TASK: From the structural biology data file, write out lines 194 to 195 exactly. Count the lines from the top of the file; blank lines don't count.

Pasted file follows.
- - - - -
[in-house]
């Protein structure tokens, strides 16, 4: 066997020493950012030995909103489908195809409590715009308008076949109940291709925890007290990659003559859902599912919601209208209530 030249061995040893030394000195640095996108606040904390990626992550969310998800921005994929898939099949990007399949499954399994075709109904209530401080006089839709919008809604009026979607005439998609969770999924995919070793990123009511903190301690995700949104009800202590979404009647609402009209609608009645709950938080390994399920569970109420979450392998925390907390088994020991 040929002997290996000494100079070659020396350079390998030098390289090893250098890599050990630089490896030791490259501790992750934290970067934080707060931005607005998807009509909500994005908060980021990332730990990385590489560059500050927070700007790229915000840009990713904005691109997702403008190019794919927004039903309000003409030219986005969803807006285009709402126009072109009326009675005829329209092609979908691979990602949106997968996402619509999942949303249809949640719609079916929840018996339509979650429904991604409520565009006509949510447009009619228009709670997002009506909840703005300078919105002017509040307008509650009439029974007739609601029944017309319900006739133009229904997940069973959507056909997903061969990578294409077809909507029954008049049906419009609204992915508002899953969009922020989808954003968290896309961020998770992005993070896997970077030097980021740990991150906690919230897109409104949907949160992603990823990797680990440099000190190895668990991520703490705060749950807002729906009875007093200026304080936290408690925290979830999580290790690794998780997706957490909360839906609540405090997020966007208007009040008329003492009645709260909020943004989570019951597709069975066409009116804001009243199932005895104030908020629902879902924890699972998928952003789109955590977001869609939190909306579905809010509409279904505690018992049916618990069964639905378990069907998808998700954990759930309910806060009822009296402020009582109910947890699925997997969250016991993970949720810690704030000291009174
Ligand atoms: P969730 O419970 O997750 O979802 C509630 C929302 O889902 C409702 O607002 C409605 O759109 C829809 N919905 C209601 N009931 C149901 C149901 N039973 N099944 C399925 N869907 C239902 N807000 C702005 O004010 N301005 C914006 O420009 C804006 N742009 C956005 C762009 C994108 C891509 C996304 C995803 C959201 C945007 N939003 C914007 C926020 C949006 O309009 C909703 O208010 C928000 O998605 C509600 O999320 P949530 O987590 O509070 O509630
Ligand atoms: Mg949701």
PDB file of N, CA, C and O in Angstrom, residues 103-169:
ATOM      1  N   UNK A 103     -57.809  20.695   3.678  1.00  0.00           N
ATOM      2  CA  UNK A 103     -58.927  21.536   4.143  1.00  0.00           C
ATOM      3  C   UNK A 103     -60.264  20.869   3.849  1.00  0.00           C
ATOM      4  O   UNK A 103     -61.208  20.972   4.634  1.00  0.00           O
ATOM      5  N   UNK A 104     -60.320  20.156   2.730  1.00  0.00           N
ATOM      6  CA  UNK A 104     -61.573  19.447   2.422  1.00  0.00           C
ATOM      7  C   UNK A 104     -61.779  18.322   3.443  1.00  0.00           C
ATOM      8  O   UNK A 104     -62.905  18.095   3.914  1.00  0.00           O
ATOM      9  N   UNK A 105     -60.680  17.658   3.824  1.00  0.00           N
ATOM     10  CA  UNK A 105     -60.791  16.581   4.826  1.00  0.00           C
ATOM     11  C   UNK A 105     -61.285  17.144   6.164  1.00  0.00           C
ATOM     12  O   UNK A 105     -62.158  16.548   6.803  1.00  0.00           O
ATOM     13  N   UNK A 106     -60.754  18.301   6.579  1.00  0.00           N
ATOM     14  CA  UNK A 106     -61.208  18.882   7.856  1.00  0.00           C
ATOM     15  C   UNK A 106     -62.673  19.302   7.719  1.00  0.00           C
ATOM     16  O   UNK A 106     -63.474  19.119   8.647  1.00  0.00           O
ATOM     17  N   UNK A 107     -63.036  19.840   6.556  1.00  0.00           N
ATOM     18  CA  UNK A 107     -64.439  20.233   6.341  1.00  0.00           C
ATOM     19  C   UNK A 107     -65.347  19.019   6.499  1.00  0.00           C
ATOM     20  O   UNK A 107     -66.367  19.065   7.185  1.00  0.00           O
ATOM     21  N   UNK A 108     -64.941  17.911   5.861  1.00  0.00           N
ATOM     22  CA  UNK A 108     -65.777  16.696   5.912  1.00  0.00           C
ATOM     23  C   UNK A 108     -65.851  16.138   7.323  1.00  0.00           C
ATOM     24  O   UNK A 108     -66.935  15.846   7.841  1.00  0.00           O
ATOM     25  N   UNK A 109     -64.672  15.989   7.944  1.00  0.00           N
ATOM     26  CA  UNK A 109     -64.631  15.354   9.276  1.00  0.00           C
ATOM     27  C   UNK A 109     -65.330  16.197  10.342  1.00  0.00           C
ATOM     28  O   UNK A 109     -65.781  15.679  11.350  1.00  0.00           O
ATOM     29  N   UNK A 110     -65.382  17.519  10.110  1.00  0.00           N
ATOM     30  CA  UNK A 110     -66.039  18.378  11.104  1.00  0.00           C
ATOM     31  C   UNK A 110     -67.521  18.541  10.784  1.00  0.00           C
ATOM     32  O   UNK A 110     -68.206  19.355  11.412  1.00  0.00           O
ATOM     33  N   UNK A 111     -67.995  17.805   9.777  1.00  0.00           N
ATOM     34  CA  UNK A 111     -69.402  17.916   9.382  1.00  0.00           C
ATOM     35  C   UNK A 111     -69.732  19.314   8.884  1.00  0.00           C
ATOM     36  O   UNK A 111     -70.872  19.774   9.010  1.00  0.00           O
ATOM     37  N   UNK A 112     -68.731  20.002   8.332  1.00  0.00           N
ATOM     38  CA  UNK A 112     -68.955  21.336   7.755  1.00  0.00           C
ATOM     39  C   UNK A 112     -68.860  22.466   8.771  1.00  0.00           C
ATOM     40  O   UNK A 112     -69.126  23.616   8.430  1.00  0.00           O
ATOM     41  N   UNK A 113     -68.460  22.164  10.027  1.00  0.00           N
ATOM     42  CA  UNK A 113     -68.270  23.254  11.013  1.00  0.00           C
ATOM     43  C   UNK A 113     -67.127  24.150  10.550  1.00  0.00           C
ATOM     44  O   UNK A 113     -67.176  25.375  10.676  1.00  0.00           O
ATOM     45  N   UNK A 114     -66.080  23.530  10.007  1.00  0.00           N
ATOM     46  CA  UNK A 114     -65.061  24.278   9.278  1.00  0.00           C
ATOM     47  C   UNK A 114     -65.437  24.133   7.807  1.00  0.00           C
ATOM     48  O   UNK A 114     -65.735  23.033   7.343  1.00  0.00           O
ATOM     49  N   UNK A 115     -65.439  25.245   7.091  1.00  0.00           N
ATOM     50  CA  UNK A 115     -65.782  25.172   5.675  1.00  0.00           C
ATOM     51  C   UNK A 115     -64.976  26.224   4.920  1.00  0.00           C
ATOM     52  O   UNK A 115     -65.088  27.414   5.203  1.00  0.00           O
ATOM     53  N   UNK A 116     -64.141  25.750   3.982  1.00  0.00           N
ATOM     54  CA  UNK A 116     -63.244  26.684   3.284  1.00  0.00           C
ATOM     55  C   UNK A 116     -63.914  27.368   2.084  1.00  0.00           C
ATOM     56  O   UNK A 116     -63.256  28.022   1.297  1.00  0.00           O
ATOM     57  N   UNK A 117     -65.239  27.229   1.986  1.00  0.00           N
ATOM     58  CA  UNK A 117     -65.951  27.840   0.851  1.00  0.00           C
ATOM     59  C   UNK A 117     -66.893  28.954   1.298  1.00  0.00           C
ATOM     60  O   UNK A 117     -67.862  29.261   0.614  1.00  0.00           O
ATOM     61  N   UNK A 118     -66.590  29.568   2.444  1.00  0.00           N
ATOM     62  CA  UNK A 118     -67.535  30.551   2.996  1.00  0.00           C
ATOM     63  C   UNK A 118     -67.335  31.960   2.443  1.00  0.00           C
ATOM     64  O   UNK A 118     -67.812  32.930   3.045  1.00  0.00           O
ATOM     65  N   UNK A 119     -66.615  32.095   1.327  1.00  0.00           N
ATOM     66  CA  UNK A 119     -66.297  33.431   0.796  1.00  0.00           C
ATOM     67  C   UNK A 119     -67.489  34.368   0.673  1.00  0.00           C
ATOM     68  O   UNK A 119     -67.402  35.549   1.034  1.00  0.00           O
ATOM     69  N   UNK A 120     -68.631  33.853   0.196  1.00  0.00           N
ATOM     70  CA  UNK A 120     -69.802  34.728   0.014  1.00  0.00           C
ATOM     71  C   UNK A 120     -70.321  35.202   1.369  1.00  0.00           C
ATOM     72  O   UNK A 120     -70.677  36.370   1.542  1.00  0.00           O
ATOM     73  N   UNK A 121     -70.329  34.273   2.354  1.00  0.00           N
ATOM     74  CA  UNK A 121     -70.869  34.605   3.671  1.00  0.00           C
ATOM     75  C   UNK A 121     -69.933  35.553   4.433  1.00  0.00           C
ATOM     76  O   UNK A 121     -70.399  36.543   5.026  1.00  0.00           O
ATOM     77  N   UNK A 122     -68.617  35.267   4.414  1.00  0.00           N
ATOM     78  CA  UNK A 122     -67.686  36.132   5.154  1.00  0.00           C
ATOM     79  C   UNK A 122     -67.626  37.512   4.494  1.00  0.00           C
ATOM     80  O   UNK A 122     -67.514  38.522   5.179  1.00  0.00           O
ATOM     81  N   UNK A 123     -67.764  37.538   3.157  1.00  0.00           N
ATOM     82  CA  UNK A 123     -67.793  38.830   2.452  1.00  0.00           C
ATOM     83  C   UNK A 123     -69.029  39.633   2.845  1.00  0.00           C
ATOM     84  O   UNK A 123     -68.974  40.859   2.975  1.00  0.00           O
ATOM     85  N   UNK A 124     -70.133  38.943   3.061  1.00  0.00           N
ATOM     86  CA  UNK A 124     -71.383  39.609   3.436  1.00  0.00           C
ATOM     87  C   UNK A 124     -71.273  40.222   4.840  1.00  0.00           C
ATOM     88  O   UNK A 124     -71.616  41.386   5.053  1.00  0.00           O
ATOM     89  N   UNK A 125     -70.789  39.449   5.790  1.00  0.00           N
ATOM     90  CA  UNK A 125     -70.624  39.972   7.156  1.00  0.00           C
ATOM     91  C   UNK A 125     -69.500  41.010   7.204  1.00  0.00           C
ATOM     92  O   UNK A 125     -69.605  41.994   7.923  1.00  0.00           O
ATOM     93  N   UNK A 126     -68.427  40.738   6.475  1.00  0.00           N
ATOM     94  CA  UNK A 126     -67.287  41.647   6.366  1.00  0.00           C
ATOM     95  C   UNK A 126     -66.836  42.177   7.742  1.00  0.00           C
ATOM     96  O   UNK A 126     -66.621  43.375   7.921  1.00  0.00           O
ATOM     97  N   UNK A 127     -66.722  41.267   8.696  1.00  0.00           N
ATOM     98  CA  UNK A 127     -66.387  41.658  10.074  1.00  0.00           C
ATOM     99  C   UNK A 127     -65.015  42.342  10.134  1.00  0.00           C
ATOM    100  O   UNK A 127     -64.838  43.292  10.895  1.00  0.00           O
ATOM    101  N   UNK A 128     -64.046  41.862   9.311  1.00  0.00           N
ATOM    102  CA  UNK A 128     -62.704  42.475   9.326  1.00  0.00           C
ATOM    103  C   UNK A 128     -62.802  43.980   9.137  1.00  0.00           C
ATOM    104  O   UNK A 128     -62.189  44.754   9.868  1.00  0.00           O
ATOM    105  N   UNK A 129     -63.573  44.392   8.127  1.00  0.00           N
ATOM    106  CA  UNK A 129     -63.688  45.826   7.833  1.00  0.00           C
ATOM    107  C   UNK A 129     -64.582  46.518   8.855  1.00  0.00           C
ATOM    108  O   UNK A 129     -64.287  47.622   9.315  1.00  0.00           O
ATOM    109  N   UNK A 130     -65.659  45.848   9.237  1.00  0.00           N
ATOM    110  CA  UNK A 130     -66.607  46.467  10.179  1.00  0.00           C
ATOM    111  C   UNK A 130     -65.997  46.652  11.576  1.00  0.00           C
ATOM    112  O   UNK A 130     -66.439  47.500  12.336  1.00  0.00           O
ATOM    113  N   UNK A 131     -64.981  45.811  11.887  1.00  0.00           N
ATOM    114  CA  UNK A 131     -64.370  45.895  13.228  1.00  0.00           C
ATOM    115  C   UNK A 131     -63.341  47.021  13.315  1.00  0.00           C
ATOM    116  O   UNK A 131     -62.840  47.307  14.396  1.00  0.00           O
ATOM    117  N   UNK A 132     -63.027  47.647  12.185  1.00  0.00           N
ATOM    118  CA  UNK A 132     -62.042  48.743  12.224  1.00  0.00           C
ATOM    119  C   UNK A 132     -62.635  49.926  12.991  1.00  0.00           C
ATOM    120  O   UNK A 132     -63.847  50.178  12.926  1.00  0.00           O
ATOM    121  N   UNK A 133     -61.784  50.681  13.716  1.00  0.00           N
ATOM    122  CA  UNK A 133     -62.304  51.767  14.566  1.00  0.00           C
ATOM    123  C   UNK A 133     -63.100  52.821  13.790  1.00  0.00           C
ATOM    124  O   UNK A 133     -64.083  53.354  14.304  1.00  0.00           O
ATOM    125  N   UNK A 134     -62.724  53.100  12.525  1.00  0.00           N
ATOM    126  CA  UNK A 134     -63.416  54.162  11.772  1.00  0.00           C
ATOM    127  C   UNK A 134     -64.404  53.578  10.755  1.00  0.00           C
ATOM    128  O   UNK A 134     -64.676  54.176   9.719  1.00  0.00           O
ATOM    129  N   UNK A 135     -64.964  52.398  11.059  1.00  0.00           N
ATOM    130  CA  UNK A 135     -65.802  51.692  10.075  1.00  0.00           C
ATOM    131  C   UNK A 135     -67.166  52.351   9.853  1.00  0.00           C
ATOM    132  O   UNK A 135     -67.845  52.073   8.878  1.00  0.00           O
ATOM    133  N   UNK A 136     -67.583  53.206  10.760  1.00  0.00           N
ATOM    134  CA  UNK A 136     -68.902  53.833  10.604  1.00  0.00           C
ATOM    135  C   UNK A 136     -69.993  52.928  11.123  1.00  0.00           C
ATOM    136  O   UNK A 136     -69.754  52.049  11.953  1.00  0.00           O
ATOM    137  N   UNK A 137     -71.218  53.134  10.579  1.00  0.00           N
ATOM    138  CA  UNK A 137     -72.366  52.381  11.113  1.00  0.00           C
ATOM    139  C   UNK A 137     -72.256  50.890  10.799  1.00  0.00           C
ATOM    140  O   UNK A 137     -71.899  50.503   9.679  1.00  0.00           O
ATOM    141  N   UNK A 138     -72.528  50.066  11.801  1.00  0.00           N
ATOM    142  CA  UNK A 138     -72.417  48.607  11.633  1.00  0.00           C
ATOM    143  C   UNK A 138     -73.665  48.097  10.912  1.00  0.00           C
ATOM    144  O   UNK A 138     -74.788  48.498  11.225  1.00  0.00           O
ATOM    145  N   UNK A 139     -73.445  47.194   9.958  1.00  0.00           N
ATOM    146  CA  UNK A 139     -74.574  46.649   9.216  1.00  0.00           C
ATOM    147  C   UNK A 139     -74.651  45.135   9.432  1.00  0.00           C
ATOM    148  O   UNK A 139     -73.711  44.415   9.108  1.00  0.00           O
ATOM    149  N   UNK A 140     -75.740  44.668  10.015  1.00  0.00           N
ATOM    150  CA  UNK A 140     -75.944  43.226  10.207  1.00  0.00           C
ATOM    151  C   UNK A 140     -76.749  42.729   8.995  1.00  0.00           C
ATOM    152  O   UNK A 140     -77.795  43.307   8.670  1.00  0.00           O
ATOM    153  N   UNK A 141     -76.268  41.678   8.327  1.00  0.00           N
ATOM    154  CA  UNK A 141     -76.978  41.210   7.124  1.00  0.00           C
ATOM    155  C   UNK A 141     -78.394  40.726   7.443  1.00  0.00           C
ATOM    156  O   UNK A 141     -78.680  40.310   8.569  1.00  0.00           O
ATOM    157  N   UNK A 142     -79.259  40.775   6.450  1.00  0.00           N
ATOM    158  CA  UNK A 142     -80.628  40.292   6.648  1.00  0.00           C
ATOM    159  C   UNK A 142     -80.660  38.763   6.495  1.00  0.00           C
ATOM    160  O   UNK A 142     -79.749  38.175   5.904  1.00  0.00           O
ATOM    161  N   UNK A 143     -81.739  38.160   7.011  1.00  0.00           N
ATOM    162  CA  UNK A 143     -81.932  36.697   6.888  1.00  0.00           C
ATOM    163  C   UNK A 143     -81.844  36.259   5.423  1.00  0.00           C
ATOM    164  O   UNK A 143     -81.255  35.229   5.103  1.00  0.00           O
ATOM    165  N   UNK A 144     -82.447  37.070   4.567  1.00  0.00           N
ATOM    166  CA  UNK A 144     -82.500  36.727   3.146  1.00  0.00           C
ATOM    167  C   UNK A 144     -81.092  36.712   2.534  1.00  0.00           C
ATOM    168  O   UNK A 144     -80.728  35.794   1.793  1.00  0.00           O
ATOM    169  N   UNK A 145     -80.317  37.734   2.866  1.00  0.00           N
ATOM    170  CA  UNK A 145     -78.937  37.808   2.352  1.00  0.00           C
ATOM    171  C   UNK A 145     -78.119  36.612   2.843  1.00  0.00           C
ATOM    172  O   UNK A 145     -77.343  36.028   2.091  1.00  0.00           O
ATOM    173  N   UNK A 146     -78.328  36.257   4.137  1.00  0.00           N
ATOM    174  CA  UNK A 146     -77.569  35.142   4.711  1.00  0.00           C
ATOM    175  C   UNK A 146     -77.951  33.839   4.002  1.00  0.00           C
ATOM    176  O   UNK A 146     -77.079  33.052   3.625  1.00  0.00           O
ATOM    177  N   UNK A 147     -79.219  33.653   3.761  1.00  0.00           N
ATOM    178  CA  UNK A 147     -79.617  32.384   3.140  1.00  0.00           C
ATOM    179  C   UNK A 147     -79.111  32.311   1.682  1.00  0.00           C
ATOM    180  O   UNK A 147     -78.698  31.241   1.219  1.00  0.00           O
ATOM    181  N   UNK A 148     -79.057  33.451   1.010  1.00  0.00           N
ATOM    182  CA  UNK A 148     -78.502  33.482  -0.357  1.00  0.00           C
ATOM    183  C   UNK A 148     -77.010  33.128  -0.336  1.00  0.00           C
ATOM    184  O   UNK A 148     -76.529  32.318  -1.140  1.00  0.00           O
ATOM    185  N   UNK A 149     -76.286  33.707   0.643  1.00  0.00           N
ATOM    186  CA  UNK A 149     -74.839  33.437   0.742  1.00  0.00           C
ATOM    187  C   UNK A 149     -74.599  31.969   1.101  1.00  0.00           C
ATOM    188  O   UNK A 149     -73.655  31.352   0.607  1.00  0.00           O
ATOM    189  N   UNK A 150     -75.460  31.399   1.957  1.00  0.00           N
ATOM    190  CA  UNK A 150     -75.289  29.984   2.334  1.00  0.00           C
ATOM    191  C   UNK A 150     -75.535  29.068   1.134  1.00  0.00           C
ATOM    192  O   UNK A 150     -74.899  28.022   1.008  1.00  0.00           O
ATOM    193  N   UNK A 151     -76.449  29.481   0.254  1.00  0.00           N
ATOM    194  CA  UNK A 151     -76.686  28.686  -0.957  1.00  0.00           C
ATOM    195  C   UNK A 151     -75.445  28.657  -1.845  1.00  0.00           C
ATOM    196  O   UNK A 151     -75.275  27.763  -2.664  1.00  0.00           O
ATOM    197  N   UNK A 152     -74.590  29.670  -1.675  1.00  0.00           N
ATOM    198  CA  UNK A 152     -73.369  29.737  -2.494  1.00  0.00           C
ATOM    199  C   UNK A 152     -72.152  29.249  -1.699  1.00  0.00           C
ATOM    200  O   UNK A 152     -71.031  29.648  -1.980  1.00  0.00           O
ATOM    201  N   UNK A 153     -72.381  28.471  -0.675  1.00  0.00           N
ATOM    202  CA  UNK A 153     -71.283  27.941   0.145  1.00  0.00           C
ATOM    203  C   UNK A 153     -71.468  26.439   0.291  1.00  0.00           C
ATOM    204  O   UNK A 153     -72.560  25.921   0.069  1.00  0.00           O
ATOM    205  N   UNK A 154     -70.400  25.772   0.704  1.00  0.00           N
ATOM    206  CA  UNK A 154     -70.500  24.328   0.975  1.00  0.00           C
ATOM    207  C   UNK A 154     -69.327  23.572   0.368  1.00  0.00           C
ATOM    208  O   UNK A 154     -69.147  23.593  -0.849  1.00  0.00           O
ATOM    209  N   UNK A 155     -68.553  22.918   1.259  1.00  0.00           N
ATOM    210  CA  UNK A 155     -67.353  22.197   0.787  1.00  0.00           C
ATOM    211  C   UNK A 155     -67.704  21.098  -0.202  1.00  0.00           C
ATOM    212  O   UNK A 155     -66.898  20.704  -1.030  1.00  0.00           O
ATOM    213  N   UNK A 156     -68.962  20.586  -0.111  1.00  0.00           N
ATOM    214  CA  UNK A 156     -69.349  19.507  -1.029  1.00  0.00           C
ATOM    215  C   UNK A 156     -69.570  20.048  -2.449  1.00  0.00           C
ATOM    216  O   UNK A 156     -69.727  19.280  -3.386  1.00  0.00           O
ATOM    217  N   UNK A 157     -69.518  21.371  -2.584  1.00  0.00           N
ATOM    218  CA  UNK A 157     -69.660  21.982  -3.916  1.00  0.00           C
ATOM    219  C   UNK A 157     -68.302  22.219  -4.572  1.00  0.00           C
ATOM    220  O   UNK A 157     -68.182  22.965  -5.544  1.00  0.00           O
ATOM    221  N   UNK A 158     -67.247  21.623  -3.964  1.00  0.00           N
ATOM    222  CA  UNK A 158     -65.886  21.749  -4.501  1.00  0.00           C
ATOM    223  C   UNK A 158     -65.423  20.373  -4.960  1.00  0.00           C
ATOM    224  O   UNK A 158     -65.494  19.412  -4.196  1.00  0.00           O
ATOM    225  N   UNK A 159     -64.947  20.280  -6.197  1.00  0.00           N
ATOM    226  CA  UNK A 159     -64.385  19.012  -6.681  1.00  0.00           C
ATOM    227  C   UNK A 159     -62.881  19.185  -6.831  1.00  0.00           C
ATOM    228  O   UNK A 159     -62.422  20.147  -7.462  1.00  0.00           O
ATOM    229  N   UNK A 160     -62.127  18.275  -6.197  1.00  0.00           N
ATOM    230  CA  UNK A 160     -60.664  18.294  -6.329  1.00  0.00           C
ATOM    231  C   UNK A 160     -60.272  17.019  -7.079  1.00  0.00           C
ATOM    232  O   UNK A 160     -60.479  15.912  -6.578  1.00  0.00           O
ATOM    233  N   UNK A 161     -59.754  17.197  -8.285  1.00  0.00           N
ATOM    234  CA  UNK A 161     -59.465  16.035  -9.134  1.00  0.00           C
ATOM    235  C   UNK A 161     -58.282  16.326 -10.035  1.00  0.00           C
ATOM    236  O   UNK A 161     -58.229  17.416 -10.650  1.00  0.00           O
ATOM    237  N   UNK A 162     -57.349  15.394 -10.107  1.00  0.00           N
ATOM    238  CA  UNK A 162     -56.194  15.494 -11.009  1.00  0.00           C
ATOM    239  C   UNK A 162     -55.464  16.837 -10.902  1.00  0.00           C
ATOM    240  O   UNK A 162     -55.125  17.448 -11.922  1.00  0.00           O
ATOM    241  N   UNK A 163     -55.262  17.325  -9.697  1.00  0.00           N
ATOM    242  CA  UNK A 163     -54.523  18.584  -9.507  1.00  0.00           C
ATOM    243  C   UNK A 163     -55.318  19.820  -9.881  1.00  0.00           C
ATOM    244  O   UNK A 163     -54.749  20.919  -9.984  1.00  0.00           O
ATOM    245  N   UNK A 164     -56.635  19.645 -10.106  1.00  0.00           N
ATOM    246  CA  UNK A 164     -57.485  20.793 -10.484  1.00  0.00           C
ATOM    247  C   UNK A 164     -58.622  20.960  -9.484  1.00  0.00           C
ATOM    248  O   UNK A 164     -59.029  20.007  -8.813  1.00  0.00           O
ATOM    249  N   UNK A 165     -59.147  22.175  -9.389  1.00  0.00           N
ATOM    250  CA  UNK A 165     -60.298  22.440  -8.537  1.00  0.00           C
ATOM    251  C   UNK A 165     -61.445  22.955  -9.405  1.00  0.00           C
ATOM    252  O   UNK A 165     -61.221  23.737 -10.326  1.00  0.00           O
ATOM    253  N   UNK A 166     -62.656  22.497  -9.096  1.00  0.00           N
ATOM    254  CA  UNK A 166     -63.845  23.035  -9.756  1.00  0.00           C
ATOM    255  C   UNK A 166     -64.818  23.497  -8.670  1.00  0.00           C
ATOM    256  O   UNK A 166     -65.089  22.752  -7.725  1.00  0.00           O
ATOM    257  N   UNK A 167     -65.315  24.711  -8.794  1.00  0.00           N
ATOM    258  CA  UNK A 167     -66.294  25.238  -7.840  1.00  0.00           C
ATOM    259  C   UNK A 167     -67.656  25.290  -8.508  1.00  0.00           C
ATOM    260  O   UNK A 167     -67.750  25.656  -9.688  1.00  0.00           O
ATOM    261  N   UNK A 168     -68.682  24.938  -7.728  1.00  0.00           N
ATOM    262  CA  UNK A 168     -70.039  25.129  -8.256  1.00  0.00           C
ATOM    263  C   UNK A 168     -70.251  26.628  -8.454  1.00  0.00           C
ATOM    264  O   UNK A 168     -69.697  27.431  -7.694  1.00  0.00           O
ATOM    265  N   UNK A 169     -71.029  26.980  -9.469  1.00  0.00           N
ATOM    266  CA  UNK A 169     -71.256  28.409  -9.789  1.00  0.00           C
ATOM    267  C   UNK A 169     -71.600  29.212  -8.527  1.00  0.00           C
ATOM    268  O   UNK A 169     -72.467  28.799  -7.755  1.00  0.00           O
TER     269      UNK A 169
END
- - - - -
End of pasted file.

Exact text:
ATOM    189  N   UNK A 150     -75.460  31.399   1.957  1.00  0.00           N
ATOM    190  CA  UNK A 150     -75.289  29.984   2.334  1.00  0.00           C